A suitable guide to start the conversation about gun violence with children.

SOMETHING HAPPENED IN OUR PARK

STANDING TOGETHER AFTER GUN VIOLENCE

A young boy deals with anxiety centered on gun violence in his community.

When Miles’ father sits him and his brother down to inform them that their cousin Keisha—who’s been living with them while she attends college—has been shot and wounded during a concert at the neighborhood park, he starts to panic. Lost in this newfound worry, Miles begins to have trouble focusing in school, and his latest drawings have his teacher worried. Miles’ parents do their best to reassure him that although their neighborhood isn’t always safe, there are plenty of reasons why they shouldn’t move. As Miles’ family begins to move on, Miles is still battling his anxiety. One day, Keisha tells the family about the community efforts her friends are involved with to prevent more gun violence, prompting Miles’ parents to help. After seeing the results of his parents’ efforts at the park, Miles is compelled to inspire others with his unique set of skills. This simply stated story and the note to readers—chock-full of helpful prompts—could be useful to caregivers looking to help children through trauma. Although the majority of characters are Black, and their names are stereotypical, the authors clear up misconceptions by citing the disproportionate circumstances that lead to increases in community violence. Illustrations are reminiscent of newspaper comic strips, with wobbly lined color sketches that young artists would be inclined to replicate. (This book was reviewed digitally with 10-by-16-inch double-page spreads viewed at 40.3% of actual size.)

A suitable guide to start the conversation about gun violence with children. (Picture book. 6-11)

Pub Date: April 27, 2021

ISBN: 978-1-4338-3521-6

Page Count: 40

Publisher: Magination/American Psychological Association

Review Posted Online: March 17, 2021

Kirkus Reviews Issue: April 1, 2021

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Though the lessons weigh more heavily than in The One and Only Ivan, a potential disappointment to its fans, the story is...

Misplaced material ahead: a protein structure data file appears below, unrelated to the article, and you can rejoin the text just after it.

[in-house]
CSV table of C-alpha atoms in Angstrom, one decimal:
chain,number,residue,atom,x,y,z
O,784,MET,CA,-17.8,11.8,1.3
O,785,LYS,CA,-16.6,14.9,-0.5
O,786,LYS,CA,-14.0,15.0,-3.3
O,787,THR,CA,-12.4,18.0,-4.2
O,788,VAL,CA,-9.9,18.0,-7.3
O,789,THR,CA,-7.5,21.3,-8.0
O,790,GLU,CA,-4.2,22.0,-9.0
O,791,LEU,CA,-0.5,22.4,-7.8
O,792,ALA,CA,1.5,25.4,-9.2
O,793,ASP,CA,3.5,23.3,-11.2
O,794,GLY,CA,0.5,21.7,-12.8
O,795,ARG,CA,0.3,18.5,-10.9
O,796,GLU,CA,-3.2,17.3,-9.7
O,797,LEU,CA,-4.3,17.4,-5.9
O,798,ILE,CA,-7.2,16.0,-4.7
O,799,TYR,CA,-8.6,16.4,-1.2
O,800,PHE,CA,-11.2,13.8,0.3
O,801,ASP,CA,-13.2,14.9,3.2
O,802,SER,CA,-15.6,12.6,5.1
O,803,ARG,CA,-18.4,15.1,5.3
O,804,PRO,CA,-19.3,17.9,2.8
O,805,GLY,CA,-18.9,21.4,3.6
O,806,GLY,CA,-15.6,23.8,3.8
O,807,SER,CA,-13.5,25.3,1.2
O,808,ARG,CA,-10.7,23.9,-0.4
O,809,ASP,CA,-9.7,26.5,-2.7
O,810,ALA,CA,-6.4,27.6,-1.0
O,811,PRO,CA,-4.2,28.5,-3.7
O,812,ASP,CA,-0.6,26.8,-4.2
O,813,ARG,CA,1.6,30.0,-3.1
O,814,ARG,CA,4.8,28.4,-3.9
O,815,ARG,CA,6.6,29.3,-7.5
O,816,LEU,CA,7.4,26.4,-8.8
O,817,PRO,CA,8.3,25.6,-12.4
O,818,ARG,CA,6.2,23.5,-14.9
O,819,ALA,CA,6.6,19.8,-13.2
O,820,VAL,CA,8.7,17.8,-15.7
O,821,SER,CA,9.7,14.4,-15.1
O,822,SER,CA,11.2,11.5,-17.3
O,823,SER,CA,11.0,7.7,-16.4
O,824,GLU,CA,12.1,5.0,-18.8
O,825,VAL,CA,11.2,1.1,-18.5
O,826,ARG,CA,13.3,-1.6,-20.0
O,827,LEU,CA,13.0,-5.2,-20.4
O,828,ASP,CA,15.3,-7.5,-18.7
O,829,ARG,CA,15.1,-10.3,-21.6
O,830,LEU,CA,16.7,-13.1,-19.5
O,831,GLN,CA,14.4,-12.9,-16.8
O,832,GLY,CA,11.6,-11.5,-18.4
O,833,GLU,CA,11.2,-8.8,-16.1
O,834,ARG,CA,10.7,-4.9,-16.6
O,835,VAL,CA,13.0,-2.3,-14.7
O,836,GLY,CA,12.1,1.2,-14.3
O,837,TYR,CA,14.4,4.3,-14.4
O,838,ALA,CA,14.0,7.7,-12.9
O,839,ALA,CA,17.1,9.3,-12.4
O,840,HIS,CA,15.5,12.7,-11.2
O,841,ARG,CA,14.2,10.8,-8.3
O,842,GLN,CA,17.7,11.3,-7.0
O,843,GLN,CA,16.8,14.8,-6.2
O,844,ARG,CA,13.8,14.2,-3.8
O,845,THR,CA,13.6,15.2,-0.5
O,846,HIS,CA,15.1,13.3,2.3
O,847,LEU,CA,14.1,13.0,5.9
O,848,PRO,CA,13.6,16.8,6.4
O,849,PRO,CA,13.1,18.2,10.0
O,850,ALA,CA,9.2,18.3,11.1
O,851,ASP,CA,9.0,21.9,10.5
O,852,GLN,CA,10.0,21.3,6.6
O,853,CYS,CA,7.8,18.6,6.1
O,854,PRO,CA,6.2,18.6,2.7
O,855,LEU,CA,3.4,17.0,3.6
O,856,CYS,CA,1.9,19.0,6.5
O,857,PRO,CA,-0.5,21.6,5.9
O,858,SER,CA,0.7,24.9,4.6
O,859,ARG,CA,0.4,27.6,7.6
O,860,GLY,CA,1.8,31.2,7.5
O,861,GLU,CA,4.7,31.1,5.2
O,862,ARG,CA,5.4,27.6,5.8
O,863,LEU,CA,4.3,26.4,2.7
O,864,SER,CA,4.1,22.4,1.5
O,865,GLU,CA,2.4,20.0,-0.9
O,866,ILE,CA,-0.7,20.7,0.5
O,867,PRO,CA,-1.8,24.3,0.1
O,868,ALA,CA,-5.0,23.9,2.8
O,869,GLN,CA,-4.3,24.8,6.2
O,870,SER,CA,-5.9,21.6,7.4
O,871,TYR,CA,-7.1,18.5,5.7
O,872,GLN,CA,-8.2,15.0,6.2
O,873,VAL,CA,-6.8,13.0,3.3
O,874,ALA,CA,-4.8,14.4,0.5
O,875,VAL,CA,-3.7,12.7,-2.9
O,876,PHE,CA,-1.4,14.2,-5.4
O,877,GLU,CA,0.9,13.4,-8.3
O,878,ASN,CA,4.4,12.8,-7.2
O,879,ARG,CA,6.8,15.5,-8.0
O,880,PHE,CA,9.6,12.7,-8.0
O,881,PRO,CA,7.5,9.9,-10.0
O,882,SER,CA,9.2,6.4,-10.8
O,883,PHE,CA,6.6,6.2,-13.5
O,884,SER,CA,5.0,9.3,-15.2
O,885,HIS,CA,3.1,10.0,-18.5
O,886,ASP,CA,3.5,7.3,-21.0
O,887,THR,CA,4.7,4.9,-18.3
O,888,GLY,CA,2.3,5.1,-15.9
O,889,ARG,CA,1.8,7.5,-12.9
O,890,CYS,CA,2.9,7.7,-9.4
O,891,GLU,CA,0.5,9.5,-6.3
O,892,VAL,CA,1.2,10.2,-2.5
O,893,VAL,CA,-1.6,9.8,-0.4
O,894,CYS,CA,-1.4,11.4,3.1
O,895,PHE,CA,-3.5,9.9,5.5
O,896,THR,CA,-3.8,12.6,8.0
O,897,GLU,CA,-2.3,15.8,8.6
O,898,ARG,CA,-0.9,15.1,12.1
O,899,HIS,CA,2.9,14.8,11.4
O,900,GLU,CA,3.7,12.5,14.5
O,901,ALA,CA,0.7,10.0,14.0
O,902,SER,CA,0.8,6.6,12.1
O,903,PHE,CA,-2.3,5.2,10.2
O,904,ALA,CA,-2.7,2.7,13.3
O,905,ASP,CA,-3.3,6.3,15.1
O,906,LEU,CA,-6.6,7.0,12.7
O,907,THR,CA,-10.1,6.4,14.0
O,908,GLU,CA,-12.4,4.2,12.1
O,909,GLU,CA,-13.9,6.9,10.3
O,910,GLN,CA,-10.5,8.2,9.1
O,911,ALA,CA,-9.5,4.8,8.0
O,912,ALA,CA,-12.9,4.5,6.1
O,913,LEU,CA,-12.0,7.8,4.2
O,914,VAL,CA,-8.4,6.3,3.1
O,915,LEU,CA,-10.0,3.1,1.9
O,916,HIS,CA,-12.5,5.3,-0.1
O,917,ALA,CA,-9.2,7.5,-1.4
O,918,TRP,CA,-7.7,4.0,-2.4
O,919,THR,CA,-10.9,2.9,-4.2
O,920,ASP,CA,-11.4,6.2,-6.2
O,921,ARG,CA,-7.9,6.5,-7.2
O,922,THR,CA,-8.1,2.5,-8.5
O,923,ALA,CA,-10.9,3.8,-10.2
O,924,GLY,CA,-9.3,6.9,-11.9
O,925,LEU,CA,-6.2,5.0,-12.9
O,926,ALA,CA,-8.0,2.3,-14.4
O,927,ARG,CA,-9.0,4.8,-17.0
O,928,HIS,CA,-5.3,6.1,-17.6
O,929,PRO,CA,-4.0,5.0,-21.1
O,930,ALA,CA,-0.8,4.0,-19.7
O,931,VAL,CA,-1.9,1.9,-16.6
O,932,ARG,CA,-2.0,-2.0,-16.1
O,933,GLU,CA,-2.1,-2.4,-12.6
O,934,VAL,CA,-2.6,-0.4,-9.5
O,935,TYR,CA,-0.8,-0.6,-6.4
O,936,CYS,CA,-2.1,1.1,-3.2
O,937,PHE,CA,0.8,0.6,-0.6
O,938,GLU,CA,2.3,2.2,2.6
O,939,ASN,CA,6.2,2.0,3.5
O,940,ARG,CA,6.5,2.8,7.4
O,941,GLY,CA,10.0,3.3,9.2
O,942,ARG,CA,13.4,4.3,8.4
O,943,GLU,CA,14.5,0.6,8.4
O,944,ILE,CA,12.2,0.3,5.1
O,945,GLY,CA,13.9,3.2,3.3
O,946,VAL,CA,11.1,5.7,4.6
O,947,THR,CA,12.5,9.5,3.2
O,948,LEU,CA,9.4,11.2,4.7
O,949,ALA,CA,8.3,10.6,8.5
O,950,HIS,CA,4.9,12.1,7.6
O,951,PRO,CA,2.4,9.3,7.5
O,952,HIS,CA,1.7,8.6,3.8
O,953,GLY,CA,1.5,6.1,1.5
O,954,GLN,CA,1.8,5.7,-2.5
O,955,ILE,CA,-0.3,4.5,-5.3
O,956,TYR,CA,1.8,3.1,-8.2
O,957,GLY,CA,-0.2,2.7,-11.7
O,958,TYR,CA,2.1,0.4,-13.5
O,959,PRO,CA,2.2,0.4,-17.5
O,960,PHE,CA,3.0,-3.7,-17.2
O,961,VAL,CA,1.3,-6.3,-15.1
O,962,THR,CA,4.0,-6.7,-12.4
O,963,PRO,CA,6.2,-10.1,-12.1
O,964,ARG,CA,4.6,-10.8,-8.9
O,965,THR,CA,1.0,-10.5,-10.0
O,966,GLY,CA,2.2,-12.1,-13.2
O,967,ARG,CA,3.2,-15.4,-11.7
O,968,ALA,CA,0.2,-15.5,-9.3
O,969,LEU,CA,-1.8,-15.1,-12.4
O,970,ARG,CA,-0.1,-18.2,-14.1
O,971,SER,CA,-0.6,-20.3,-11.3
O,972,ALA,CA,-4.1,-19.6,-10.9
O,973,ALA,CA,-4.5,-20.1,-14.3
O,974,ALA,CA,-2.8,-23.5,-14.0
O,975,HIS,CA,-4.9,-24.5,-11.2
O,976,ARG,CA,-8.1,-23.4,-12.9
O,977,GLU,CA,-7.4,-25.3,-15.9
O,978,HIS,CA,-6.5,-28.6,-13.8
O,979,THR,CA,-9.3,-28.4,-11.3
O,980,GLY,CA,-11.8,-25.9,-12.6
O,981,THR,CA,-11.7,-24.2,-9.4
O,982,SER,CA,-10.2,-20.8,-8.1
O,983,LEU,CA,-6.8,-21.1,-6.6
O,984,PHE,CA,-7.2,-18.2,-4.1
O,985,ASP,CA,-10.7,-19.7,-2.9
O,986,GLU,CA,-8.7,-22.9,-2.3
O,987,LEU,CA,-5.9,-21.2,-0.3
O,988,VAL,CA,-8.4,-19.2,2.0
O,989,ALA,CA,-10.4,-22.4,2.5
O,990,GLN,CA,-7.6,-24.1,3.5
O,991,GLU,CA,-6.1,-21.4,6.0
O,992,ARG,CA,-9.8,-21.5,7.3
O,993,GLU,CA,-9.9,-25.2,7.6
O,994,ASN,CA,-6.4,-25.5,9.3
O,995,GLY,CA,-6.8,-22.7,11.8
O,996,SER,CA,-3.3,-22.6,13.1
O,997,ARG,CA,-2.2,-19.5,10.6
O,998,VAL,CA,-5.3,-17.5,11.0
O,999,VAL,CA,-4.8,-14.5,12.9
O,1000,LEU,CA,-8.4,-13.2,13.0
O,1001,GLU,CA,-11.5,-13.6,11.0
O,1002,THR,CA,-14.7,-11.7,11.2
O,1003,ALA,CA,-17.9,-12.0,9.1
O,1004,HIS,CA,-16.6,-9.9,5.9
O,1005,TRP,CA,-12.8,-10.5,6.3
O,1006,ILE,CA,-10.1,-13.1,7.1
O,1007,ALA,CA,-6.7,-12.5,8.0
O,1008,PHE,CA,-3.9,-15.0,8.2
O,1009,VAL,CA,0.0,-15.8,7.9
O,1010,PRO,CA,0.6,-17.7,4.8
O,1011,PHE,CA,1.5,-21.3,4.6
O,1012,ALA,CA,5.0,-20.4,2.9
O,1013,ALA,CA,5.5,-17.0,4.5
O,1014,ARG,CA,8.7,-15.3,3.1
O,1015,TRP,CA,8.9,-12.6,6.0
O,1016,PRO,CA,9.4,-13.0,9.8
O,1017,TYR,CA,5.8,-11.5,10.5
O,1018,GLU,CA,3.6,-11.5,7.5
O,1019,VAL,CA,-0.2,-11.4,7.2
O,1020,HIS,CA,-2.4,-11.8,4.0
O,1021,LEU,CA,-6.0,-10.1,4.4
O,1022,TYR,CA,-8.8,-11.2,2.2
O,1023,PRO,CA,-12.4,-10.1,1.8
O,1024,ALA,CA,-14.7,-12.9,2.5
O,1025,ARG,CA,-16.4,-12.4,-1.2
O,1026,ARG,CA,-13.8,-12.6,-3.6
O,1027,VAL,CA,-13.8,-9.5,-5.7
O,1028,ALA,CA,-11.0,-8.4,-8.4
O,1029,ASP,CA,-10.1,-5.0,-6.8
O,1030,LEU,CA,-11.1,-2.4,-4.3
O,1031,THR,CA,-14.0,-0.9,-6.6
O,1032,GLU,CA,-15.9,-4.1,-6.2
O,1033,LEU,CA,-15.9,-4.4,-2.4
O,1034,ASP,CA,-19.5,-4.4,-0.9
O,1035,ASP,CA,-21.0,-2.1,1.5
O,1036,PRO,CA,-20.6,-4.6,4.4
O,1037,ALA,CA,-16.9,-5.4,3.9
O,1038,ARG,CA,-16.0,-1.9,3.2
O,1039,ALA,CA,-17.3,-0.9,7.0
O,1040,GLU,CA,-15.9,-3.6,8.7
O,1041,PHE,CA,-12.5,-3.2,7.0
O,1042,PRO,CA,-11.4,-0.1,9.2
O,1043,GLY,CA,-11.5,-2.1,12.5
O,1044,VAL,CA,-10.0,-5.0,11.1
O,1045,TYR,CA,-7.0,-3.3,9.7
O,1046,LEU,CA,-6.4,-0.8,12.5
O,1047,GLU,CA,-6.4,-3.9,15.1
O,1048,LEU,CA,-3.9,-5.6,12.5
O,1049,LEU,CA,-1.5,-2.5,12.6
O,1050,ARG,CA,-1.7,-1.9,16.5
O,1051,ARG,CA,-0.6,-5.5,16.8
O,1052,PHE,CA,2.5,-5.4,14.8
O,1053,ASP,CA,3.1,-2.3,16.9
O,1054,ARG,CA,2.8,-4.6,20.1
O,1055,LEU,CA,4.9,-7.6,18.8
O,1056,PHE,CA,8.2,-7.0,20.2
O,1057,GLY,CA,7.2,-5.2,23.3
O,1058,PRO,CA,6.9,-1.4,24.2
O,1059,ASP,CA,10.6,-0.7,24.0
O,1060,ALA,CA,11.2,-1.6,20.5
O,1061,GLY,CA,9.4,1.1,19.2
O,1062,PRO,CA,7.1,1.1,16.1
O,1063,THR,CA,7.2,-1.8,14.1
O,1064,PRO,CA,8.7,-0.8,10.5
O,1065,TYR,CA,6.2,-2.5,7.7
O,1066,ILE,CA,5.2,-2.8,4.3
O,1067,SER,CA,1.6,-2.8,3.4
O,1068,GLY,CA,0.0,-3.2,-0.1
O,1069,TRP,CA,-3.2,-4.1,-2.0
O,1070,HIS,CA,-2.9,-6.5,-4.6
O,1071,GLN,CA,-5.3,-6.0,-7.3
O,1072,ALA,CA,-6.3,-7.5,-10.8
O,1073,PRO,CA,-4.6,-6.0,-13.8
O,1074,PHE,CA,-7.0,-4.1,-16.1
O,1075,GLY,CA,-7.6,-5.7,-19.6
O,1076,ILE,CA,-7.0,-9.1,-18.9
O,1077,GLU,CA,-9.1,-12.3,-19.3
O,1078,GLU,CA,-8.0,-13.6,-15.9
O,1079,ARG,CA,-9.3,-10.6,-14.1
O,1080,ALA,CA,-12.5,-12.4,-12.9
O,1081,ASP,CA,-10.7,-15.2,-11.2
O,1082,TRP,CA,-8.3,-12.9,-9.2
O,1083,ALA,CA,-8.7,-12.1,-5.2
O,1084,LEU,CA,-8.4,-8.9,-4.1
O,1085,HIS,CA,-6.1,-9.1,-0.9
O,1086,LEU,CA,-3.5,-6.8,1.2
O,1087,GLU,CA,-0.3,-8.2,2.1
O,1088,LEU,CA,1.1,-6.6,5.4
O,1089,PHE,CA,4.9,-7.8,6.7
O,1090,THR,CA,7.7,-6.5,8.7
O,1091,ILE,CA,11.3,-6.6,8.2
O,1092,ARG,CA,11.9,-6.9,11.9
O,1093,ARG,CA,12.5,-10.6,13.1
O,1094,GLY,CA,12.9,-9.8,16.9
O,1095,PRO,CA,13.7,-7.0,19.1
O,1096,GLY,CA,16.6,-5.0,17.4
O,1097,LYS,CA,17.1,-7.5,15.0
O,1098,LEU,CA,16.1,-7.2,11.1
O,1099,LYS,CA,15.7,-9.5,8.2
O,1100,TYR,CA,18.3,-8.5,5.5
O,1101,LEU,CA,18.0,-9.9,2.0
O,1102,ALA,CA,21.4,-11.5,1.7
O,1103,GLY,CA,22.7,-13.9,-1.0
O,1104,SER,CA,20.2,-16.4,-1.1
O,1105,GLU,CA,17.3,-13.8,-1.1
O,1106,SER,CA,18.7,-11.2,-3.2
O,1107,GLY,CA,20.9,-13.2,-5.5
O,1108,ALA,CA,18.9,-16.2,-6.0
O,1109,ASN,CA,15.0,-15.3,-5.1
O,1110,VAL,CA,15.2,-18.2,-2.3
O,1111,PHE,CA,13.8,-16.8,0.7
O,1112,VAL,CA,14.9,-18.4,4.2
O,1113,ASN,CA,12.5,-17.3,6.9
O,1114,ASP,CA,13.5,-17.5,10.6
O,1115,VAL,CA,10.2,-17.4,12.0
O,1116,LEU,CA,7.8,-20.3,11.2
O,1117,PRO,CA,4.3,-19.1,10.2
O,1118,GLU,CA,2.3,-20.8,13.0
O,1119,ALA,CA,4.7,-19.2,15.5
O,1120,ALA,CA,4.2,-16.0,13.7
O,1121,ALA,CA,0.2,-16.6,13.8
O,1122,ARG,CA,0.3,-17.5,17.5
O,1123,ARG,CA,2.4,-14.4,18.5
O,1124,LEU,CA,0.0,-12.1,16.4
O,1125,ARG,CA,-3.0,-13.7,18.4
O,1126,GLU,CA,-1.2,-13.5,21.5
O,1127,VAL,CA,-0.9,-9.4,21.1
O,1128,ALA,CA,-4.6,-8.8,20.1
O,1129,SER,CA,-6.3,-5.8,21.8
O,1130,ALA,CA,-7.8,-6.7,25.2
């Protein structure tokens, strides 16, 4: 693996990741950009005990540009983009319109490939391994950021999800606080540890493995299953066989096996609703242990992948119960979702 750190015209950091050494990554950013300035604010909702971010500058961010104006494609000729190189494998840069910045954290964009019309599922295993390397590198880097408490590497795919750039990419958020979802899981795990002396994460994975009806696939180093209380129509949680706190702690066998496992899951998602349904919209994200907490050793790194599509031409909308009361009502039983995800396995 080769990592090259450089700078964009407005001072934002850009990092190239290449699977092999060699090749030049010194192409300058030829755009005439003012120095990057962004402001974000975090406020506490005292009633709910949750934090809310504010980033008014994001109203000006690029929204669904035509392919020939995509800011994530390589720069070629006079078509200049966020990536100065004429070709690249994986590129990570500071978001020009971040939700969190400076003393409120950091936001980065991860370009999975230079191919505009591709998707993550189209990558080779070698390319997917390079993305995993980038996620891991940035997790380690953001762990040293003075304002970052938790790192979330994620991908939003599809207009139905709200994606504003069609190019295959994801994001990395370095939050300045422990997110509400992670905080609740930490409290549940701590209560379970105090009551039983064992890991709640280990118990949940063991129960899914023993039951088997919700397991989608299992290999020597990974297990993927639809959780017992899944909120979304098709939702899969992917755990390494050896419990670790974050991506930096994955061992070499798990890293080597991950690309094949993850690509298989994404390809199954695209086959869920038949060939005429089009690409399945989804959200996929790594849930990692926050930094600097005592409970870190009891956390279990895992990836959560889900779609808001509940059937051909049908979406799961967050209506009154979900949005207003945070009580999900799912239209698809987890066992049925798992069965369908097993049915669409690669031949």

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CRENSHAW

Applegate tackles homelessness in her first novel since 2013 Newbery winner The One and Only Ivan.

Hunger is a constant for soon-to-be fifth-grader Jackson and his family, and the accompanying dizziness may be why his imaginary friend is back. A giant cat named Crenshaw first appeared after Jackson finished first grade, when his parents moved the family into their minivan for several months. Now they’re facing eviction again, and Jackson’s afraid that he won’t be going to school next year with his friend Marisol. When Crenshaw shows up on a surfboard, Jackson, an aspiring scientist who likes facts, wonders whether Crenshaw is real or a figment of his imagination. Jackson’s first-person narrative moves from the present day, when he wishes that his parents understood that he’s old enough to hear the truth about the family’s finances, to the first time they were homeless and back to the present. The structure allows readers access to the slow buildup of Jackson’s panic and his need for a friend and stability in his life. Crenshaw tells Jackson that “Imaginary friends don’t come of their own volition. We are invited. We stay as long as we’re needed.” The cat’s voice, with its adult tone, is the conduit for the novel’s lessons: “You need to tell the truth, my friend….To the person who matters most of all.”

Though the lessons weigh more heavily than in The One and Only Ivan, a potential disappointment to its fans, the story is nevertheless a somberly affecting one . (Fiction. 7-11)

Pub Date: Sept. 22, 2015

ISBN: 978-1-250-04323-8

Page Count: 256

Publisher: Feiwel & Friends

Review Posted Online: June 29, 2015

Kirkus Reviews Issue: July 15, 2015

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A lesson that never grows old, enacted with verve by two favorite friends

WAITING IS NOT EASY!

From the Elephant & Piggie series

Gerald the elephant learns a truth familiar to every preschooler—heck, every human: “Waiting is not easy!”

When Piggie cartwheels up to Gerald announcing that she has a surprise for him, Gerald is less than pleased to learn that the “surprise is a surprise.” Gerald pumps Piggie for information (it’s big, it’s pretty, and they can share it), but Piggie holds fast on this basic principle: Gerald will have to wait. Gerald lets out an almighty “GROAN!” Variations on this basic exchange occur throughout the day; Gerald pleads, Piggie insists they must wait; Gerald groans. As the day turns to twilight (signaled by the backgrounds that darken from mauve to gray to charcoal), Gerald gets grumpy. “WE HAVE WASTED THE WHOLE DAY!…And for WHAT!?” Piggie then gestures up to the Milky Way, which an awed Gerald acknowledges “was worth the wait.” Willems relies even more than usual on the slightest of changes in posture, layout and typography, as two waiting figures can’t help but be pretty static. At one point, Piggie assumes the lotus position, infuriating Gerald. Most amusingly, Gerald’s elephantine groans assume weighty physicality in spread-filling speech bubbles that knock Piggie to the ground. And the spectacular, photo-collaged images of the Milky Way that dwarf the two friends makes it clear that it was indeed worth the wait.

A lesson that never grows old, enacted with verve by two favorite friends . (Early reader. 6-8)

Pub Date: Nov. 4, 2014

ISBN: 978-1-4231-9957-1

Page Count: 64

Publisher: Hyperion

Review Posted Online: Nov. 5, 2014

Kirkus Reviews Issue: Nov. 15, 2014

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